|Hermann Mohr House (Cronin House)|
The Hermann Mohr House (sometime's spelled Herman Mohr), otherwise referred to as the Cronin House, is situated at 2595 Depot Rd, in a little community known as Mt. Eden within Hayward, California. The home is just a short walk away from Mt. Eden Cemetery, where the real story behind the home starts. The backstory to this beautiful home starts with Herman's parents, Cornelius and Cecilia Mohr.
Cornelius was born on January 8, 1822, in Schleswig-Holstein, which is located at the most northern point of Germany, but at the time it was considered part of Denmark. Born of Danish-German ancestry, Cornelius came to the United States after spending many years working on whaling ships.
The City of Hayward's documented historical papers state that while in San Francisco, Cornelius took up carpentry and then joined a freight sloop at the San Francisco Bay. He later joined a threshing team on the Joel Russell farm in Mt. Eden, which is how he came to the area and worked hard to purchase his own plot of land to farm.
|Mohr Family Plot|
By 1876, Cornelius had a beautiful Italianate home built on a 280-acre estate. The home still stands today next to Chabot College on Hesperian Blvd. Built with 25 rooms (14 of which were bedrooms), the property also consisted of a carriage house and cottage, stables and other structures. The stables were built to hold up to 32 horses. Among the structures on the property there was a blacksmith shop, a barn and a tank house. (The size of property itself was reduced after 271 of the 280-acres were seized by way of eminent domain to construct the newer Chabot College in 1961.)
Cornelius Mohr worked hard as a farmer, land owner and a man who helped employ many new immigrants who came to the area looking for work. He also donated land for Mt. Eden Community Church, Mt. Eden Presbyterian Church and Mt. Eden Union Church (Protestant) as well as being a trustee for the Mt. Eden Grammar School District.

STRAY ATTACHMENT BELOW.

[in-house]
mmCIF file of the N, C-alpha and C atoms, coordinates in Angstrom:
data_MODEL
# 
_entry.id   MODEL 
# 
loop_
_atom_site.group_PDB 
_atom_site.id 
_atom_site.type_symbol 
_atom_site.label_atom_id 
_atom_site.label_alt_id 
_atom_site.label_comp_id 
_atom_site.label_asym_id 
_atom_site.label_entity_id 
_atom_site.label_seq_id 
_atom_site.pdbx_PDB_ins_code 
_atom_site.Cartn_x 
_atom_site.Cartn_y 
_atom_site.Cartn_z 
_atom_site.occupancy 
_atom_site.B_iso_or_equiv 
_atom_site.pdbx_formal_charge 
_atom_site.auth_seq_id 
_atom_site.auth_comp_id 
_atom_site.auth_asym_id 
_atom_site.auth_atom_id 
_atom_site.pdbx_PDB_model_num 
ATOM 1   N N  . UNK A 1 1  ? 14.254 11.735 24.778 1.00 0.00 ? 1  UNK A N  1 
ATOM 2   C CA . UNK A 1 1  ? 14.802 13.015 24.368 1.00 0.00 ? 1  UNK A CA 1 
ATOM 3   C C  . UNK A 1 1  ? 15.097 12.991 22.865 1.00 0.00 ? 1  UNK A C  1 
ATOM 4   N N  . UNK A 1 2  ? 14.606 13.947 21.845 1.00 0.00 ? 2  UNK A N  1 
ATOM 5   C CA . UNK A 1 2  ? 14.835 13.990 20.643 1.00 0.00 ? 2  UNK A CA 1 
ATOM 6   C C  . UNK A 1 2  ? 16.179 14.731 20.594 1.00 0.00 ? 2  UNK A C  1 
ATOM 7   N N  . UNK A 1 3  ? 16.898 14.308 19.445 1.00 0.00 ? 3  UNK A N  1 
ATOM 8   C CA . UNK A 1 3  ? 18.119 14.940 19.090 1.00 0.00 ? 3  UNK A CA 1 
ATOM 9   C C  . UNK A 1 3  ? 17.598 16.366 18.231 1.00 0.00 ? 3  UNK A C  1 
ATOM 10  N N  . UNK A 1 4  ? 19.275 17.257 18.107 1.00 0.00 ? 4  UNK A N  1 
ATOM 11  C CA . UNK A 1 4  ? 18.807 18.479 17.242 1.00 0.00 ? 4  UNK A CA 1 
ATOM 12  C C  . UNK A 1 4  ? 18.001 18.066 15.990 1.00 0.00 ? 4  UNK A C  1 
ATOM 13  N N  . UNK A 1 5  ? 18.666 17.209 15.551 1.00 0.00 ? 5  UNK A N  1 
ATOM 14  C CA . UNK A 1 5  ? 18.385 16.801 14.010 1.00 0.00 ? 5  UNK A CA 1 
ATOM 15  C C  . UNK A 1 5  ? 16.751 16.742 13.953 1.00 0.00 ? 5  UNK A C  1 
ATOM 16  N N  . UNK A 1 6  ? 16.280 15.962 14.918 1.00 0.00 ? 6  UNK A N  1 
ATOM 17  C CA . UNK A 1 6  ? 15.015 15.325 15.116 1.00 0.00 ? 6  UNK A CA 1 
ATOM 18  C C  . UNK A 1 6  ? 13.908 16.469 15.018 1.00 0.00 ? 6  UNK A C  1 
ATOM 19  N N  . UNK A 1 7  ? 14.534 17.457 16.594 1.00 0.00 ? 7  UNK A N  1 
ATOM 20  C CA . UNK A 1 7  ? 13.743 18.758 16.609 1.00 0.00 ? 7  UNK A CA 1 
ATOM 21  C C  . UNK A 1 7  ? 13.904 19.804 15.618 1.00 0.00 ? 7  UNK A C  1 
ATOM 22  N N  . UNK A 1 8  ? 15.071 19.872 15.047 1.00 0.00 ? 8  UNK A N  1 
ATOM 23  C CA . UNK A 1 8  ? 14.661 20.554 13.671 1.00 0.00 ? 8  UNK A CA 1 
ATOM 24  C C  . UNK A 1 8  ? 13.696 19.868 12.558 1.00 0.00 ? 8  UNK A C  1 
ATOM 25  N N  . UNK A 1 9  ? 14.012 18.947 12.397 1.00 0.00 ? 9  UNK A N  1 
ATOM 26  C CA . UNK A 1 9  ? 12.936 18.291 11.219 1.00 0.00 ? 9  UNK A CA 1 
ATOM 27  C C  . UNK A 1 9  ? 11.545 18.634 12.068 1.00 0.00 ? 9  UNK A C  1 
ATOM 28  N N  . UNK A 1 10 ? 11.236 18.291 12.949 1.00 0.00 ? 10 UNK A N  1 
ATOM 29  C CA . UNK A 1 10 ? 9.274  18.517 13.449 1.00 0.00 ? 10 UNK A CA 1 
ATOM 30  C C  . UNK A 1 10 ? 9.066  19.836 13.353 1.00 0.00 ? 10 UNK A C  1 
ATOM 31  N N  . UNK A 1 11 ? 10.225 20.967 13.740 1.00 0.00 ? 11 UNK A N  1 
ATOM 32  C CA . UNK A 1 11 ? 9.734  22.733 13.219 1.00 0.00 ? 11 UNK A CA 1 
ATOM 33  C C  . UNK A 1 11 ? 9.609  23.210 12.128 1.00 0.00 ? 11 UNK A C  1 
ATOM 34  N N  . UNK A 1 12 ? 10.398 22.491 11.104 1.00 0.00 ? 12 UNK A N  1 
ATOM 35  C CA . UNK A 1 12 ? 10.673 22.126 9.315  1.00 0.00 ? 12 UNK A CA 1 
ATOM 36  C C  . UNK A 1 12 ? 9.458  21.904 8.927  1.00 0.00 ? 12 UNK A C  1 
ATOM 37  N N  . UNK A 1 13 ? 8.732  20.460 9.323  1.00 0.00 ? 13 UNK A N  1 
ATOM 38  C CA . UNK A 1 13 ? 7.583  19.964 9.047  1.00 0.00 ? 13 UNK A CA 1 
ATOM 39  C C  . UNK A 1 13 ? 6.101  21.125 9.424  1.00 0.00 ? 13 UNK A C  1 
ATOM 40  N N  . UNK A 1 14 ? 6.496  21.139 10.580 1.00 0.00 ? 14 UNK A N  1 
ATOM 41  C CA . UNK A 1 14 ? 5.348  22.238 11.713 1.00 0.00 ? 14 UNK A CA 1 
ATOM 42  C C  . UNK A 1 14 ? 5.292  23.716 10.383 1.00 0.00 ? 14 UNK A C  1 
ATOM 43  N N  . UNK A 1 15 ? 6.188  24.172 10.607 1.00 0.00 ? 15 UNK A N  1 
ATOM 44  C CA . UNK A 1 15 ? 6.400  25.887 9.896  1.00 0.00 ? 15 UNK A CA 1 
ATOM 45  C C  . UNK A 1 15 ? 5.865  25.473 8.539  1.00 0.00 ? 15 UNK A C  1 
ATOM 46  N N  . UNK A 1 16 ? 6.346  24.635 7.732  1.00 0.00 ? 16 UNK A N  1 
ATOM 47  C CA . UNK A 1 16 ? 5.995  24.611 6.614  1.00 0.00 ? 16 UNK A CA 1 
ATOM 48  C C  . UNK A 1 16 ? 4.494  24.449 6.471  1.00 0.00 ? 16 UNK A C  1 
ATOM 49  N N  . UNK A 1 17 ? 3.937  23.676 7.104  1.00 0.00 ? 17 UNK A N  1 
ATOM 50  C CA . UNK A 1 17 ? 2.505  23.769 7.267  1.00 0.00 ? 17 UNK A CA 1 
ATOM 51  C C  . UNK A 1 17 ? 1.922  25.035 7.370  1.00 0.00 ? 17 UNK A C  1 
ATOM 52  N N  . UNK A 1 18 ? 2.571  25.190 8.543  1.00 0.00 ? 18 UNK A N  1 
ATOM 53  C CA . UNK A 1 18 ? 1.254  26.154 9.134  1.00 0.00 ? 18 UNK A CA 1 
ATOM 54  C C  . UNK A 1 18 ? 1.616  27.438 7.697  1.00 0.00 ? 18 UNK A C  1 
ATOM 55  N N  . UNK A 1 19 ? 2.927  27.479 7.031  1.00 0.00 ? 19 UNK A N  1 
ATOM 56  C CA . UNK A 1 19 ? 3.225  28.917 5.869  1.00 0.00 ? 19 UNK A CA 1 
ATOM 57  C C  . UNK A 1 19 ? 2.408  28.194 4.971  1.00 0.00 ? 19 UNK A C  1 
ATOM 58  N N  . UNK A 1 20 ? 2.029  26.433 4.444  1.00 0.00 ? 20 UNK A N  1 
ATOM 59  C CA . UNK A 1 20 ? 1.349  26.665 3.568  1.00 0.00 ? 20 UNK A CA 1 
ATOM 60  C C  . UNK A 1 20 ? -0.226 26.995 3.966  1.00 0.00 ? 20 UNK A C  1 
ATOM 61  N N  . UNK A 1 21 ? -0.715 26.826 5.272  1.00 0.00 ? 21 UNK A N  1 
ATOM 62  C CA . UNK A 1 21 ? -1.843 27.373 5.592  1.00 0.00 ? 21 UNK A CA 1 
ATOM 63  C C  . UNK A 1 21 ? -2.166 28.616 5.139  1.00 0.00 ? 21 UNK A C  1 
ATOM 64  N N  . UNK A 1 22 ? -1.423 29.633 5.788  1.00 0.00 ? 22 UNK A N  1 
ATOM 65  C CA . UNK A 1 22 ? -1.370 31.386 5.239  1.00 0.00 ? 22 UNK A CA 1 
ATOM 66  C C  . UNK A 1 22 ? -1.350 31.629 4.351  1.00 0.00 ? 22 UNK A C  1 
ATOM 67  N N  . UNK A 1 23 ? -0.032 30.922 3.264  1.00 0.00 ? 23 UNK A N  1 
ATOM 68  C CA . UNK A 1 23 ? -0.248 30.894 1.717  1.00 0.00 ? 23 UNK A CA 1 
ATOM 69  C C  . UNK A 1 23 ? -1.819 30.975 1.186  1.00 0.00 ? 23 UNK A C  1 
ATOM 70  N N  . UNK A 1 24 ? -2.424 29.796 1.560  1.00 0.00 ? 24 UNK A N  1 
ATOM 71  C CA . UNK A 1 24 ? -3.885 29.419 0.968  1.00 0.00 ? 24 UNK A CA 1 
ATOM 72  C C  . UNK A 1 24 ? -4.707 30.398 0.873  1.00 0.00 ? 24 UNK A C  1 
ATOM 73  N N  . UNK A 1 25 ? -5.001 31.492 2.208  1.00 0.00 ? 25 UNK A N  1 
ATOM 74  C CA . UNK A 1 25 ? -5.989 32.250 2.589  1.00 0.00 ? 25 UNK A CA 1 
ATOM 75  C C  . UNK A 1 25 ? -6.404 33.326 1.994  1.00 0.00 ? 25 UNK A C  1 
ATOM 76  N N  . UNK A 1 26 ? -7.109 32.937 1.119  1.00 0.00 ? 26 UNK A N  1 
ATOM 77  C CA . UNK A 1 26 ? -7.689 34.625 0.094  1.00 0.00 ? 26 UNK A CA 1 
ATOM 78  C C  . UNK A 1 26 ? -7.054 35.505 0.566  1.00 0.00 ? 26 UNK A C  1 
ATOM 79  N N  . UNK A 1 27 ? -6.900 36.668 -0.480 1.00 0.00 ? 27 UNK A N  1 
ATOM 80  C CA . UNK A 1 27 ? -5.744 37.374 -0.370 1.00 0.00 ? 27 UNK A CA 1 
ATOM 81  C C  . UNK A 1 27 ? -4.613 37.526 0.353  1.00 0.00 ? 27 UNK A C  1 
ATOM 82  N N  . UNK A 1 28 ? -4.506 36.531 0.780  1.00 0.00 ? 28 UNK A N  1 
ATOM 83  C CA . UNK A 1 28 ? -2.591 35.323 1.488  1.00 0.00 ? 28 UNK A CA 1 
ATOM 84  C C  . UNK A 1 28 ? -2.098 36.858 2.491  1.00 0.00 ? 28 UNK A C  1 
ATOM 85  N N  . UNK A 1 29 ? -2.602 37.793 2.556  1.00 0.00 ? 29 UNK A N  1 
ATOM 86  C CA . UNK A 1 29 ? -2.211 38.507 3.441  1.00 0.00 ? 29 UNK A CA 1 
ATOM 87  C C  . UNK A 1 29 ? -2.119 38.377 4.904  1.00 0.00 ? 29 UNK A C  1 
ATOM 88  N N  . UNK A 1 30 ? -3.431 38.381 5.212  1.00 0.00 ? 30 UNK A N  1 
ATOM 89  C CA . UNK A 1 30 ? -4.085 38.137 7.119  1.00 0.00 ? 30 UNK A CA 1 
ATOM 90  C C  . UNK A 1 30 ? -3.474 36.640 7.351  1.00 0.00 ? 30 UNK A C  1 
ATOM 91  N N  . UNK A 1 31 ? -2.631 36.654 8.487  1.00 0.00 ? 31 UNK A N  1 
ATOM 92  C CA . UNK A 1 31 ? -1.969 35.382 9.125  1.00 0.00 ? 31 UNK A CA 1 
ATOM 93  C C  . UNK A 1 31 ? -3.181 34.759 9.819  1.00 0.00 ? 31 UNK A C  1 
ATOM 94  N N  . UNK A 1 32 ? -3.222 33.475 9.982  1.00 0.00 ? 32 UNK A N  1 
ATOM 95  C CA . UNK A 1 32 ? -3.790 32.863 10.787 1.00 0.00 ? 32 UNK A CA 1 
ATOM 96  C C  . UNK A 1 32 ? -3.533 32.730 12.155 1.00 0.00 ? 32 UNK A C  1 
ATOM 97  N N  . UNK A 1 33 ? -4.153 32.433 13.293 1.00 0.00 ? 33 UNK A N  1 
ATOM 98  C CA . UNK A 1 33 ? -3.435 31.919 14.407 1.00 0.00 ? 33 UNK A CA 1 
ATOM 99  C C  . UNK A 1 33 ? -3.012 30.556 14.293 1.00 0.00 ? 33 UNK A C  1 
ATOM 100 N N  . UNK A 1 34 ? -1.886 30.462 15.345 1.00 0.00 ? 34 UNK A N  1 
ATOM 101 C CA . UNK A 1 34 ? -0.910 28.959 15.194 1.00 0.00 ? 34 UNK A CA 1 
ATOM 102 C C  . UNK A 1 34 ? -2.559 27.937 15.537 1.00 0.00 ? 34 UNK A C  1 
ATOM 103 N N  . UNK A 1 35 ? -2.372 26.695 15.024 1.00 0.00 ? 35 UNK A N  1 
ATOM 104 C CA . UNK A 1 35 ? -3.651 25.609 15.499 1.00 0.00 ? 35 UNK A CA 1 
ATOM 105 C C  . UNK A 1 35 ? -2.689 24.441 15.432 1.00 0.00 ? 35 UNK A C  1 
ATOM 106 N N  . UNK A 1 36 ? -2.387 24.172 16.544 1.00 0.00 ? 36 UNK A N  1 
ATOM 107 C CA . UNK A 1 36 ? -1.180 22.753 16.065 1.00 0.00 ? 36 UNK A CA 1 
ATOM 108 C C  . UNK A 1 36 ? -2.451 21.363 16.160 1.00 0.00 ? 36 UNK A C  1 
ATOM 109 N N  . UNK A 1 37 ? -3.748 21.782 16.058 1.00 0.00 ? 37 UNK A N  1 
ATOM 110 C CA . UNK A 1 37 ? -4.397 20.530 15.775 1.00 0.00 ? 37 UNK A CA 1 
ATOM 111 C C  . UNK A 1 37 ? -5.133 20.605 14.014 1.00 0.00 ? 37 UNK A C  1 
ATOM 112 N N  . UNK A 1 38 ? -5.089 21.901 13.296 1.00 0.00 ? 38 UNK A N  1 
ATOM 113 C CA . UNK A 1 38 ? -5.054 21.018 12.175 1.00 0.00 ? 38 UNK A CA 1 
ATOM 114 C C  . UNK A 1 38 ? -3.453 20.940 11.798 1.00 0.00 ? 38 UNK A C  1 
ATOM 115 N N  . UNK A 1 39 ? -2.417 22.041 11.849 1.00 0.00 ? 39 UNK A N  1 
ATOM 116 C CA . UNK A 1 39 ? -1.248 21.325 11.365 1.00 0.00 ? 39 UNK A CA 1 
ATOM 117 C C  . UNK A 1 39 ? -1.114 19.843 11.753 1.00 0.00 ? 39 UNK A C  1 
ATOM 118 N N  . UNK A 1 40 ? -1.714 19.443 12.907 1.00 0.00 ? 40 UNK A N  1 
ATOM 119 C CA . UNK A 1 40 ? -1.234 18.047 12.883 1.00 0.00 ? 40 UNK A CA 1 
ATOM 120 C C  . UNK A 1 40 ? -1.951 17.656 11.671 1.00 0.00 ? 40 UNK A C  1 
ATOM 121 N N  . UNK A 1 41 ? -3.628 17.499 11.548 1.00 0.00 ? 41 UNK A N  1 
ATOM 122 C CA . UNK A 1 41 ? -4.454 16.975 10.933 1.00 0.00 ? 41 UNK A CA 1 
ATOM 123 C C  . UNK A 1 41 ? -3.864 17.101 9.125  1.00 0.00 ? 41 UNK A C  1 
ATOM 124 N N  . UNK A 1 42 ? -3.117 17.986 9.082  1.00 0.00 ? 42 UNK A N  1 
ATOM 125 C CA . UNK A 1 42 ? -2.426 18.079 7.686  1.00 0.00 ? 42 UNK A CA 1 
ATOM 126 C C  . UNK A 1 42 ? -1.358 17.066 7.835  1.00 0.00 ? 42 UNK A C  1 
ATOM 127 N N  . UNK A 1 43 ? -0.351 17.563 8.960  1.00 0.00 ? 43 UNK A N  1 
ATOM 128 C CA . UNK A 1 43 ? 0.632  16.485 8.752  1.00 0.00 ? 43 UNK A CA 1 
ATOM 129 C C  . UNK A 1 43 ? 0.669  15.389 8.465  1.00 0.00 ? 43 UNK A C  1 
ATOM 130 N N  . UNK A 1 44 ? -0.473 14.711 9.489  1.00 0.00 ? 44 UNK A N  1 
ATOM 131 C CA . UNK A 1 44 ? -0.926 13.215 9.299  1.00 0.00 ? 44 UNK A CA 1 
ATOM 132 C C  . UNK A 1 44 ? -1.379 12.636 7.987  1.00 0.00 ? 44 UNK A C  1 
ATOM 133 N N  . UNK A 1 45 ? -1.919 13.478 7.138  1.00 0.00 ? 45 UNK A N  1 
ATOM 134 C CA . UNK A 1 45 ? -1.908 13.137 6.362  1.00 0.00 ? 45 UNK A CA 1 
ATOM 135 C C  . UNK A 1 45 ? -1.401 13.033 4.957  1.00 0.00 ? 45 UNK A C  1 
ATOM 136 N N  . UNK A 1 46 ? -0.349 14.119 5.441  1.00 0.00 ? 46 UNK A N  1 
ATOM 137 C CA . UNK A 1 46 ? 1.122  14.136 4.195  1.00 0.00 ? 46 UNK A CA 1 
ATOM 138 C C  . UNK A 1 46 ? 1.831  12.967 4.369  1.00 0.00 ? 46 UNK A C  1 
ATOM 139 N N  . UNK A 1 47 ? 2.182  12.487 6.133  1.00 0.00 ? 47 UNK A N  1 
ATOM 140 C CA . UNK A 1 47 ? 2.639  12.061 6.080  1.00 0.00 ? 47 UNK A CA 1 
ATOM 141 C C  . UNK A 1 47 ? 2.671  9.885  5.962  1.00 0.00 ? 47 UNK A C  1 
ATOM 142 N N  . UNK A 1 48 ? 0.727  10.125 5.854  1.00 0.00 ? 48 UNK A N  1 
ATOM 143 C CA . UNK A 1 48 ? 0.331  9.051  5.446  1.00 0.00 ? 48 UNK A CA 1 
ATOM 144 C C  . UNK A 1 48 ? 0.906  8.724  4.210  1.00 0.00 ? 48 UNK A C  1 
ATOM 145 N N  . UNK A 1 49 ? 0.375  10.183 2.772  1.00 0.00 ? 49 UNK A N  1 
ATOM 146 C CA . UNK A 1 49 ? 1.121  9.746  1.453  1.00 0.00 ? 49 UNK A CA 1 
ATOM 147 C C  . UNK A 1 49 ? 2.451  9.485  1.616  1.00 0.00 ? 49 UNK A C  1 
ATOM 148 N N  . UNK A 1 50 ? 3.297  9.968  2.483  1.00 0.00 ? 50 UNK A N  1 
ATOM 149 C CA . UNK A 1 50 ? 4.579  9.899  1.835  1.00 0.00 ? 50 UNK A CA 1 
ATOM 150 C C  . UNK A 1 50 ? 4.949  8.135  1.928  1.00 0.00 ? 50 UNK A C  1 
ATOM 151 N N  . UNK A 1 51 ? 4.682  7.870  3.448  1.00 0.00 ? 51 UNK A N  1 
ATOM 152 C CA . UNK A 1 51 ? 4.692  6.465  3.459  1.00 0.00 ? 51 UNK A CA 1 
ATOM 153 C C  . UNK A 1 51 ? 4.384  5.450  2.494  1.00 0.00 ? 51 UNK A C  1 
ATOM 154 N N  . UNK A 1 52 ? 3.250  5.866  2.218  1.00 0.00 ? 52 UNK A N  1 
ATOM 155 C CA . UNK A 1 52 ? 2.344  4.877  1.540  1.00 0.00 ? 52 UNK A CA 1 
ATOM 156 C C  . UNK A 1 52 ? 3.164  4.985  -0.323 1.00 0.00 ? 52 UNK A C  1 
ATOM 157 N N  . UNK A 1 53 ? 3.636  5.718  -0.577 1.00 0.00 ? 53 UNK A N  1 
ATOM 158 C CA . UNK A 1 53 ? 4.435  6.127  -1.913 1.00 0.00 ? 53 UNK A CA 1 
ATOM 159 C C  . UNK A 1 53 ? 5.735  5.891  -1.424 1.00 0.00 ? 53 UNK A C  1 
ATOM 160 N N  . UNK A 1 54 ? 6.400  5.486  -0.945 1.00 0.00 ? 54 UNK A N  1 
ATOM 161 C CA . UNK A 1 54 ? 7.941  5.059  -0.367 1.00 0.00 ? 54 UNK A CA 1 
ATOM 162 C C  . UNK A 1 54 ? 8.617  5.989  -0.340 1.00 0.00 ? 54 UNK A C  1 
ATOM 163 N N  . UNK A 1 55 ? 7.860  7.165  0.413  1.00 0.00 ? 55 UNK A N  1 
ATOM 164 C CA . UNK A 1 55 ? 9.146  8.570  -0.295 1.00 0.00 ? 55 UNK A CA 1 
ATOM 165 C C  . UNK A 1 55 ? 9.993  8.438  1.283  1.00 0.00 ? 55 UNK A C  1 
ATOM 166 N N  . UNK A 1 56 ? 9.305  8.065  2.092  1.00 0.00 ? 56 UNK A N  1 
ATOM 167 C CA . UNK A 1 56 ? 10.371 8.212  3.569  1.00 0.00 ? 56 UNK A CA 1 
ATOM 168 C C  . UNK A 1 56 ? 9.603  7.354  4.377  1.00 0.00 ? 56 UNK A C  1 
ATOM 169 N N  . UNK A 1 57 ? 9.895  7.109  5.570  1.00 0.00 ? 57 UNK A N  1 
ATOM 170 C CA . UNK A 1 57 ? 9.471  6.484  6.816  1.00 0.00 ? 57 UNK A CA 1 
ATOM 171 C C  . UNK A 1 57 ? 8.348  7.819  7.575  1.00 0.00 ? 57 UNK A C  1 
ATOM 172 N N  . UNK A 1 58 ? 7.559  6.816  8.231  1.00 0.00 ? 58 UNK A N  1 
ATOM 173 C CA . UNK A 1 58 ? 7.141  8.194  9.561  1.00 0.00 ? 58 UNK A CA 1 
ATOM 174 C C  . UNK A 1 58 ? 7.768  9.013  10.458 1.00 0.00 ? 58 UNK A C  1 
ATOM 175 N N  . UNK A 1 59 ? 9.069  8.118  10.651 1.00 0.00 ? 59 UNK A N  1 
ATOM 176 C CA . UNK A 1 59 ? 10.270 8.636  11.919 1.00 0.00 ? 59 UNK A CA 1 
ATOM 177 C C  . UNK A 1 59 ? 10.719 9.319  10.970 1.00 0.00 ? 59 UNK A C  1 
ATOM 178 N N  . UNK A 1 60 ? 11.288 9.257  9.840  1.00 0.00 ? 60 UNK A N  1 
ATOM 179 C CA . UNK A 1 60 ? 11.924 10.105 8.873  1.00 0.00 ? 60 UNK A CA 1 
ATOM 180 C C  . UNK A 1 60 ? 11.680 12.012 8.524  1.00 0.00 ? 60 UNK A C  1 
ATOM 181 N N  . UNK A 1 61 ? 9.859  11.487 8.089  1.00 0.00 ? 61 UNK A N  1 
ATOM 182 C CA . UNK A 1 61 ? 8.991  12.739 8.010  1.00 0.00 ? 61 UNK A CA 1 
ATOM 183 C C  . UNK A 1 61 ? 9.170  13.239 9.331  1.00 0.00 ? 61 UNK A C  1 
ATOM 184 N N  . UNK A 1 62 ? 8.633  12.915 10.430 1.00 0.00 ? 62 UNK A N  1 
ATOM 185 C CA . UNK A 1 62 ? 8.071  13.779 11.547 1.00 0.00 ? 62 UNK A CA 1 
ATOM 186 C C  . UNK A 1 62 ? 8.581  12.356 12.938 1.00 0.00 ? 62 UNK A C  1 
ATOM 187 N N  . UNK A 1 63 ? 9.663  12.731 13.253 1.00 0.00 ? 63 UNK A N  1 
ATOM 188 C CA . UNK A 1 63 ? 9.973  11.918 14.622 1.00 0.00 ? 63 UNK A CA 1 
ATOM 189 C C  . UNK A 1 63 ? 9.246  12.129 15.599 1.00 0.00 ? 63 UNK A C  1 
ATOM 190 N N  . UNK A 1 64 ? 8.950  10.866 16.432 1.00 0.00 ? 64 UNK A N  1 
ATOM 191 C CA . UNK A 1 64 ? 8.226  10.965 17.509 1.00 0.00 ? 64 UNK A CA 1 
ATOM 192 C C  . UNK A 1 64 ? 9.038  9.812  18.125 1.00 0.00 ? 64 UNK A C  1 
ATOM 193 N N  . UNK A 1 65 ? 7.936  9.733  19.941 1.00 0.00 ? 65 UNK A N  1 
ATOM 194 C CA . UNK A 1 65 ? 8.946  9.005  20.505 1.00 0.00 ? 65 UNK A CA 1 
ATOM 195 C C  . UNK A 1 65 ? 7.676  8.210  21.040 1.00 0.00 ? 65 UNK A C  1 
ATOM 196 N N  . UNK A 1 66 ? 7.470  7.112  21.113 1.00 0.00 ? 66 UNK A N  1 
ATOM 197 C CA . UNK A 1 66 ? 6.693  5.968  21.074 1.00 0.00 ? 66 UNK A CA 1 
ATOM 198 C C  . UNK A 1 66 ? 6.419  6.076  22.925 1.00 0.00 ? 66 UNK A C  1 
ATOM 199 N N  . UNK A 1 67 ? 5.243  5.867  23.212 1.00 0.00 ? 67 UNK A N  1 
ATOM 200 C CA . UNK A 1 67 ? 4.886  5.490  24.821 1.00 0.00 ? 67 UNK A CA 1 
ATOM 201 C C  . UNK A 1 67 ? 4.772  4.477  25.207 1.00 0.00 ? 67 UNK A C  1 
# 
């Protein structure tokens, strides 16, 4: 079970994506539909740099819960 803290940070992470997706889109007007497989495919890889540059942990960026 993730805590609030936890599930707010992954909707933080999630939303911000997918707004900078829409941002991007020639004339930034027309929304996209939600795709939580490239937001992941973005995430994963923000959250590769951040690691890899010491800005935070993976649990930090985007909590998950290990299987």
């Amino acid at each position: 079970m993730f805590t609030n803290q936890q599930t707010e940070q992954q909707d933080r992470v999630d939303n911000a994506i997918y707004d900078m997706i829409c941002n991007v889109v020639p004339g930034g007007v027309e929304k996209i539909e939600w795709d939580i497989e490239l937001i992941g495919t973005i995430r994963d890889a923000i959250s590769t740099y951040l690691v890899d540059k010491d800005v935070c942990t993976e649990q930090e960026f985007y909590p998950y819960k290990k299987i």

The Mohr family along with the community of Hayward suffered a great loss when Cornelius passed away in 1880, leaving a huge fortune behind to his wife and children. Cecilia passed away in 1891, and the rest of her surviving children inherited the family estate. Unfortunately Paul and John passed away in 1895, and then Anna passed away in 1897, leaving Henry, William and Herman left to inherit the bulk of the family business and properties to be divided among themselves.
|Hermann Jasper Mohr House|
William Mohr inherited the family farm on Hesperian Blvd (next door to Chabot College), He is remembered for his love of hybridizing plants successfully, including iris, lilly, tulips and other species. Unfortunately he met an untimely death in 1923, when he and his wife, along with passengers in their vehicle were struck by a train on the Southern Pacific line just four miles north of Willows, California at a railroad crossing. During adulthood, his daughter Marian later took over the property with her husband and kept the home and farm going until the college was built around the property, leaving just enough land surrounding the home and structures to preserve the Mohr estate, which still remains today.
And finally, Hermann Jasper Mohr inherited a 280-acre estate in Mt. Eden. By the 1900 Census, he is listed as a farmer, but later he decided that he didn't want to continue the family business of agriculture. Instead, he chose to break up his share of the family farmland, subdivide it and sell it, in order to finance his passion in the arts and travel. And that is where the beginning of the story for this house starts.
Herman Mohr was born on November 7, 1869. His 1913 Passport application describes him as being 6 foot 1 inches tall, having blue eyes and light brown hair. He married Louise Katie Behrens in San Francisco on September 25, 1898. The couple did not have children.
History of the Home